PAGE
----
There are two experiences in cars that just put an instant grin on your face… and I mean those experiences where you’re driving.


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One is gut-flattening acceleration, and the other is drifting. The latter is especially fun when it’s in snow and you’re driving a new BMW in the scenic mountain beauty of Queenstown, New Zealand.

This was BMW’s Snow Drive Experience, which had begun with a technical briefing about the merits of BMW’s X-Drive system. There wasn’t much on driving techniques – just a quick reminder to hold the wheel at quarter to three not ten to two – and then we were away, paired up and into the first available BMW from the all-drive range: X1, X3, X4, X5, X6 and a 3 Series AWD wagon (not available in Australia).


First up was a snow drive loop at slow speed, with a full-on ABS test, designed to show how much greater stopping distances are in snow. It also demonstrated the sophistication of modern ABS, which now does a better job of stopping a car than older systems which tended to skate on low-traction surfaces.


Next was the highlight: Drifting. After an instructor demo, it was our turn to powerslide the cars around a central circle for as many revolutions as we could manage. How to do it? First, switch stability control right off by holding the button down for four seconds. Settle the car into a turn for a couple of seconds; then boot the right pedal, hard, so you break traction on all four wheels.


The back end comes out, the grin comes on and then it’s time to maintain the cool… which you do with high revs and little counter-steer (compared to a rear-wheel drive).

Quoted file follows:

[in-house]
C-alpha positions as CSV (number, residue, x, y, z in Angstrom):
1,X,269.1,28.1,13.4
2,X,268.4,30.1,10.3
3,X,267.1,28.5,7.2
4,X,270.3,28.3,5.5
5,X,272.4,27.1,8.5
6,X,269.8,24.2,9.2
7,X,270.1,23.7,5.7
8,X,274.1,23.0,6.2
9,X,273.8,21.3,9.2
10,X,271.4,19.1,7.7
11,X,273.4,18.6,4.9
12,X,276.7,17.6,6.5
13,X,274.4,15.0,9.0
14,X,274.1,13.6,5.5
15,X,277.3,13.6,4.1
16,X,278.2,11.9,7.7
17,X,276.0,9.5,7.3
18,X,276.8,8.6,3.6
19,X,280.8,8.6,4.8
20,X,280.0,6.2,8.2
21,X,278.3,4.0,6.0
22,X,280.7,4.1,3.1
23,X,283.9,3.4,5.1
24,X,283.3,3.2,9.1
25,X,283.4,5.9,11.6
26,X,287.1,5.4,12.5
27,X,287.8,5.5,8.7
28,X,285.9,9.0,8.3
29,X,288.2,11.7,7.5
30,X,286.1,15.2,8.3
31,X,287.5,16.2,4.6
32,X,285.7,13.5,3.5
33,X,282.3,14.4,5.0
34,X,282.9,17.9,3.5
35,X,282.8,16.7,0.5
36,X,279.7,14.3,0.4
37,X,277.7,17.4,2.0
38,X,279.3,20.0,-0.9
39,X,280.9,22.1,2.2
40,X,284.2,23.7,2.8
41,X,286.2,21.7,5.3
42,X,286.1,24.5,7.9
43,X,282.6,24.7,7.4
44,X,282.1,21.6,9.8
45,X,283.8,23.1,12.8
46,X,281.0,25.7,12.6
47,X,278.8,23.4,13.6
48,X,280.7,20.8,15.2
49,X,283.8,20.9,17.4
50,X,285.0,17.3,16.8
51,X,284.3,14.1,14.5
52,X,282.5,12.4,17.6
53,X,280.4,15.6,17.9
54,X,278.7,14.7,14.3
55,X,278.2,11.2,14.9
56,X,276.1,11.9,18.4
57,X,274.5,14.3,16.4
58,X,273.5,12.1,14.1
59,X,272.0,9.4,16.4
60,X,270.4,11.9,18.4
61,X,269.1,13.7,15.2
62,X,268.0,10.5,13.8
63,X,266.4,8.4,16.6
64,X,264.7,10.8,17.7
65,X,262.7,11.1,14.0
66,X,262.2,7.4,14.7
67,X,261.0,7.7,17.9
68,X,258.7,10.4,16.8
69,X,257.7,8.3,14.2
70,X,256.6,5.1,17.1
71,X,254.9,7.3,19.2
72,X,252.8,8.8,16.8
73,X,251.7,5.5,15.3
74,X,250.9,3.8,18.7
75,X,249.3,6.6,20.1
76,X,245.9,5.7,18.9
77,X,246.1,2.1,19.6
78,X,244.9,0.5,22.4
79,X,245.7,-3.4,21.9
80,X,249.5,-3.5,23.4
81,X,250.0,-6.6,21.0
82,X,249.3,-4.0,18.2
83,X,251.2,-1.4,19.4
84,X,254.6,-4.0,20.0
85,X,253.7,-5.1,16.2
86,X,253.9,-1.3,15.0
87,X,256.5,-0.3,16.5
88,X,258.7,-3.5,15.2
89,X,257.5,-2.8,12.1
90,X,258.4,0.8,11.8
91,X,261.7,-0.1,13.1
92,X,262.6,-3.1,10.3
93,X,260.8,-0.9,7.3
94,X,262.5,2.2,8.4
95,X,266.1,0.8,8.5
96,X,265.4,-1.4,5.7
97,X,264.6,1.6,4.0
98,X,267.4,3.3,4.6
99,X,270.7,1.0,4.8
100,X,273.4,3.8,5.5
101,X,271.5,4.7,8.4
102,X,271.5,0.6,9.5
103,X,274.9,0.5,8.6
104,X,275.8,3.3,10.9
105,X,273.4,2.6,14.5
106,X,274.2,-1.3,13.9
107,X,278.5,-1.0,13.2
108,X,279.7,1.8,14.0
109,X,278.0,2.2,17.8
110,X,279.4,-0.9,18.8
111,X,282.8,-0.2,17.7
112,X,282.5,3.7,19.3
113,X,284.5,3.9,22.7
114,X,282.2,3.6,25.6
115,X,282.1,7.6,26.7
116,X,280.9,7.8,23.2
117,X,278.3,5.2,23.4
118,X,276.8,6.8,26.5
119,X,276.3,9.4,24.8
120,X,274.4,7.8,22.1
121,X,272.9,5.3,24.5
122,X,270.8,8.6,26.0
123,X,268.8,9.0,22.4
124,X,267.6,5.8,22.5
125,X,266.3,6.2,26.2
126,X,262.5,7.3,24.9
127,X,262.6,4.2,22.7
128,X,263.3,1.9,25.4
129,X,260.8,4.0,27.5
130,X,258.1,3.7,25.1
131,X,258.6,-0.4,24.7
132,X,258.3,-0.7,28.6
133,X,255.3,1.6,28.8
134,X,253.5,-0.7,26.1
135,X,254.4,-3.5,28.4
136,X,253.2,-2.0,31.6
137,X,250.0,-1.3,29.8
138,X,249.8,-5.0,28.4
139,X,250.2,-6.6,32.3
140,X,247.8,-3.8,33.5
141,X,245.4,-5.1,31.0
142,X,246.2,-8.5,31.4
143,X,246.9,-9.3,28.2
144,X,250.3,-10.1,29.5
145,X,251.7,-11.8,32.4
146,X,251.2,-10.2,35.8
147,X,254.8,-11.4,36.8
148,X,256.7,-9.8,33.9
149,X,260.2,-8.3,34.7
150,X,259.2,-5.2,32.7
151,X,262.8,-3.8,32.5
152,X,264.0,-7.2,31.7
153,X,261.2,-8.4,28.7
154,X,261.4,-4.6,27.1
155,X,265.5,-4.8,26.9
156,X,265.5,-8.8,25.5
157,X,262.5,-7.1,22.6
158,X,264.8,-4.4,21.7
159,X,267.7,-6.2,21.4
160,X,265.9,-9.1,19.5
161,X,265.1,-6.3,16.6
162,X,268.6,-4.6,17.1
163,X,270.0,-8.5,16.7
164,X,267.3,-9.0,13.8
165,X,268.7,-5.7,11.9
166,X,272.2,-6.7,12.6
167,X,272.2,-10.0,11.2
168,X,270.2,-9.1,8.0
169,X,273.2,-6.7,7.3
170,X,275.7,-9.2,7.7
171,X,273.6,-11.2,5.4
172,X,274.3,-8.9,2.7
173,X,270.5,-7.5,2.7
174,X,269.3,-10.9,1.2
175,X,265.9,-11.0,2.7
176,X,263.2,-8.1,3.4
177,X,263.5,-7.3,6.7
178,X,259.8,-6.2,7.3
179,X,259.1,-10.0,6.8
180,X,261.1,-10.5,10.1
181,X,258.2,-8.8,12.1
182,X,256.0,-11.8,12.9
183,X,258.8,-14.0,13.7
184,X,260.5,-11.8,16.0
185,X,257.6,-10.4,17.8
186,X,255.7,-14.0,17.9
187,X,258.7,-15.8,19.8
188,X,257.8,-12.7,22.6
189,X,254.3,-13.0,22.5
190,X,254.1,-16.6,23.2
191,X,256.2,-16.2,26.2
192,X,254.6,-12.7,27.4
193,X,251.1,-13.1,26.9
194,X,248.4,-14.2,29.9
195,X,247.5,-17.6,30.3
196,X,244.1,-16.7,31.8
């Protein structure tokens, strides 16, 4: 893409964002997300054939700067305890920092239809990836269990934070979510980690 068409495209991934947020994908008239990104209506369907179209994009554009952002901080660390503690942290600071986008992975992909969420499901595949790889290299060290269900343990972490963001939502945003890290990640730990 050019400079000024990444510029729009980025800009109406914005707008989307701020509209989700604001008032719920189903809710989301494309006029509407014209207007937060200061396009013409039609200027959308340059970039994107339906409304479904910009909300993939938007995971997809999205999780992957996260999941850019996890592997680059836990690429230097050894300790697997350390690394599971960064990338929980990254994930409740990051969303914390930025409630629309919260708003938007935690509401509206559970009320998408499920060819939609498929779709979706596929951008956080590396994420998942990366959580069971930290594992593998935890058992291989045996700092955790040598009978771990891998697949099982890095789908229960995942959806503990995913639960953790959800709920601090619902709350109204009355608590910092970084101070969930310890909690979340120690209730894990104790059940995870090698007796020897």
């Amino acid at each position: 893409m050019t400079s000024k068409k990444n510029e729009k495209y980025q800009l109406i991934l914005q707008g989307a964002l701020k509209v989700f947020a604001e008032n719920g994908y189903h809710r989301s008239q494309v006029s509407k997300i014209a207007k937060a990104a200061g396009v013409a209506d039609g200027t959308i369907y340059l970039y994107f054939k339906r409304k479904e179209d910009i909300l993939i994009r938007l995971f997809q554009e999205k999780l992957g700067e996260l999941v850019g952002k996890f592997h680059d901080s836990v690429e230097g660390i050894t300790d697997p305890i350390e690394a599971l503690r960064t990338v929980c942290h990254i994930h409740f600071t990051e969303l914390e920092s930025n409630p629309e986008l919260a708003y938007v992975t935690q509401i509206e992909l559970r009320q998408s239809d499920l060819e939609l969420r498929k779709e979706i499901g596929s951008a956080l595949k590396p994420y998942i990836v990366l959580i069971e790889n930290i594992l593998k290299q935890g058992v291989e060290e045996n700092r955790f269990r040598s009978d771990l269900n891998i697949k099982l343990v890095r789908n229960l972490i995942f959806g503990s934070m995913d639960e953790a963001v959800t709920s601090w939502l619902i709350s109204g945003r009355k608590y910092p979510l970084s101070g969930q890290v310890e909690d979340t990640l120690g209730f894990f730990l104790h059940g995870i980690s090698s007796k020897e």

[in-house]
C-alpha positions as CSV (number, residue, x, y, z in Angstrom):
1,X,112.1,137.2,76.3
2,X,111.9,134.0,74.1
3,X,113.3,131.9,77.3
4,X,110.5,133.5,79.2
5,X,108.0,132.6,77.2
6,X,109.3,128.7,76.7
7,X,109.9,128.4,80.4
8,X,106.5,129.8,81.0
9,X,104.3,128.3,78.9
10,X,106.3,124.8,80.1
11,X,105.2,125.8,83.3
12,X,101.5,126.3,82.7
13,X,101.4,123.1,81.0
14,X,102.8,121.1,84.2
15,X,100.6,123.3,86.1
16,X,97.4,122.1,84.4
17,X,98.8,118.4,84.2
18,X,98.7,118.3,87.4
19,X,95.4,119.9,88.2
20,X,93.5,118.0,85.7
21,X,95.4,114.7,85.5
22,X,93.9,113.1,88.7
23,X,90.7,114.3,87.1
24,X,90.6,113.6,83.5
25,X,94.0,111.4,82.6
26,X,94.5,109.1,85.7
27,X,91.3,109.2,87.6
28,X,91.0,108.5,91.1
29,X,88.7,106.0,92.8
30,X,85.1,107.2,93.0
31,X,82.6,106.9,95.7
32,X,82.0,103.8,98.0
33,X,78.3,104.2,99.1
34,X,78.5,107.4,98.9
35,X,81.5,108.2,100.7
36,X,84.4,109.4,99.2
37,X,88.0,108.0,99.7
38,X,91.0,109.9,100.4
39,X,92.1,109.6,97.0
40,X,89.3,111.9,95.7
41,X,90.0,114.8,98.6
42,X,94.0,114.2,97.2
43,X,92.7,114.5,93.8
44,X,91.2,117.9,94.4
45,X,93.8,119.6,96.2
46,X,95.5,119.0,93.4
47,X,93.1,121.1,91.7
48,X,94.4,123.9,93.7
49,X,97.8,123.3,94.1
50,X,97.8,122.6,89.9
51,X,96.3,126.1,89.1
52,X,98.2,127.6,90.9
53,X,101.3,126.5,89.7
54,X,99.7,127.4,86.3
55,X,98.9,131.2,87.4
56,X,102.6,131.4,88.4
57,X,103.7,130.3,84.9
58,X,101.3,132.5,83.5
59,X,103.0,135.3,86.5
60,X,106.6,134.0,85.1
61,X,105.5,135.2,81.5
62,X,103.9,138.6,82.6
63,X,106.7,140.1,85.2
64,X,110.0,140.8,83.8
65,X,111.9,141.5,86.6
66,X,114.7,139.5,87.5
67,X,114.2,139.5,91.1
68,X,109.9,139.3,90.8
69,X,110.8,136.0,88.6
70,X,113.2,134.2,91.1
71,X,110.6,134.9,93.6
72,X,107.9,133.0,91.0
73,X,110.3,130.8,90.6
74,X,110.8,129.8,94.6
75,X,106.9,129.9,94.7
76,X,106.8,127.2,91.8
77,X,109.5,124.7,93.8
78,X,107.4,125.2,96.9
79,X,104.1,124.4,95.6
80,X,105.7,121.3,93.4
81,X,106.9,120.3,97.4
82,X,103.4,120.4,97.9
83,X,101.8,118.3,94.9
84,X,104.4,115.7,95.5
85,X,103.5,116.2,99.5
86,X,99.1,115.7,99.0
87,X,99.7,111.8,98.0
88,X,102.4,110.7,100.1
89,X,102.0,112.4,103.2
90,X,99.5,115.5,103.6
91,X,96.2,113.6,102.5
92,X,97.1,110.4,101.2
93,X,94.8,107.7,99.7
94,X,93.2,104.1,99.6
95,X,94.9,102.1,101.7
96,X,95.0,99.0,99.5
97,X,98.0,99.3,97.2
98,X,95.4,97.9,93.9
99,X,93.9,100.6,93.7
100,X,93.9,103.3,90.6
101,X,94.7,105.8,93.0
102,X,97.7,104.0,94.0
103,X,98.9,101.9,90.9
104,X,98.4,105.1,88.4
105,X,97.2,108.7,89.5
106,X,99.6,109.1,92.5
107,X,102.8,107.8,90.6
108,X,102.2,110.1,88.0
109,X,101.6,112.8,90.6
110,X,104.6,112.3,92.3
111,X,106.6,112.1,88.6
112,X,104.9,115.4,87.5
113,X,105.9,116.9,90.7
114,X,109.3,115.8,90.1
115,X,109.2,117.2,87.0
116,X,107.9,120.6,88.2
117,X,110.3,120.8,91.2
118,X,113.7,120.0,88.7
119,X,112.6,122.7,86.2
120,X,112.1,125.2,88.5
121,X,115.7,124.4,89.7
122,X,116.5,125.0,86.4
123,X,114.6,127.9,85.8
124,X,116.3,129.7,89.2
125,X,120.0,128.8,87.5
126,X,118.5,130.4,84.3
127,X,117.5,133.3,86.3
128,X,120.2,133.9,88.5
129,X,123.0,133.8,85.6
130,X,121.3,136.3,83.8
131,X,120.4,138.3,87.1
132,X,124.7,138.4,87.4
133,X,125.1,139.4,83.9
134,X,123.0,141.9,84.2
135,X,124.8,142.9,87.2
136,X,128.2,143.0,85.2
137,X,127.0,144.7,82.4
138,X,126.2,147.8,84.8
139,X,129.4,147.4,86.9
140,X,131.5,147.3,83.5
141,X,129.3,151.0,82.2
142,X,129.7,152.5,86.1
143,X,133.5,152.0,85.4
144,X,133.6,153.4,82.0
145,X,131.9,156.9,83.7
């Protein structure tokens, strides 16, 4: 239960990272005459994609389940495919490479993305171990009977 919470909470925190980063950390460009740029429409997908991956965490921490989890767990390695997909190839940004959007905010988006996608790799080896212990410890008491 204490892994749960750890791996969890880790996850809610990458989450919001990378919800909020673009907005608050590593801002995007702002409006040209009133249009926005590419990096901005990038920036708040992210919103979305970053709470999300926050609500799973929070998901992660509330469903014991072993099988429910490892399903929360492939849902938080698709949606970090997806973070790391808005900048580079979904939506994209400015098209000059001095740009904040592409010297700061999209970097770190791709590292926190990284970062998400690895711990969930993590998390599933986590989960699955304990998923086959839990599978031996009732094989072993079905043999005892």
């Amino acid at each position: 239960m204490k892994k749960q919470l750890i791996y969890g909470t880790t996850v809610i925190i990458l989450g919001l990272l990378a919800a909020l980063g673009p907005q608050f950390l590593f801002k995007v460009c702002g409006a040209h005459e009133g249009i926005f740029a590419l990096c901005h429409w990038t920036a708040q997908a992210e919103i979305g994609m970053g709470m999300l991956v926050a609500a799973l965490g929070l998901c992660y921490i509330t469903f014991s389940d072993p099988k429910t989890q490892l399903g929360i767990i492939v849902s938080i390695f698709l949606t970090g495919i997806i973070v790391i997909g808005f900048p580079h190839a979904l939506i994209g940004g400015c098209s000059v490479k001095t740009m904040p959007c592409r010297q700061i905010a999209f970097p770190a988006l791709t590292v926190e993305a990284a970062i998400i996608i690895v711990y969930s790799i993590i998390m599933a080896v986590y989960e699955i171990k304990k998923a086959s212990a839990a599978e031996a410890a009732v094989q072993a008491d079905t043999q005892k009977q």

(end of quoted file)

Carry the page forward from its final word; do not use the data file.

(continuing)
If the car feels like it’s going to run wide then turn the steering wheel to tighten the turn, and add throttle. If the car feels like it’s going to spin then reduce the throttle a fraction and turn the steering wheel to slightly straighten the car. It takes practice, but you are simply never going to find a better place than a big wide snow paddock with a powerful German car you don’t own. And let’s explode one popular myth: If a car is sliding out of control, the way to recover it is never, ever ‘power out’.


The technique used (settling the car into the turn before initiating drift) works, but if the corner is only 180 or 90 degrees there’s not enough time to do that. That’s when you need a Scandinavian flick, a pendulum effect to initiate the drift.

Approach the corner, lift off the throttle, brake. Turn sharply away from the corner and then immediately into the corner. As you turn in, then lift off the brakes and apply the power sharply – then from there you know what to do. Be sure you’re looking where you want to go at all times, even if you’re turning away from the corner.


After the drifting was a change of pace – faster – as there were hot laps in an M3, followed by a slalom course with a couple of 180-degree turns at the end. This was great fun and we had the option of turning stability control on or off. Some semblance of ‘on’ would probably be faster, but less fun; so most turned it off and attempted a bit of sideways car control which, after all, was why we were there.


Lunch followed, and then the last module of the day which was a set of drag races on snow. Not as exciting as it sounds, but for me it was interesting to play with different throttle and gearing settings to see how effective each was.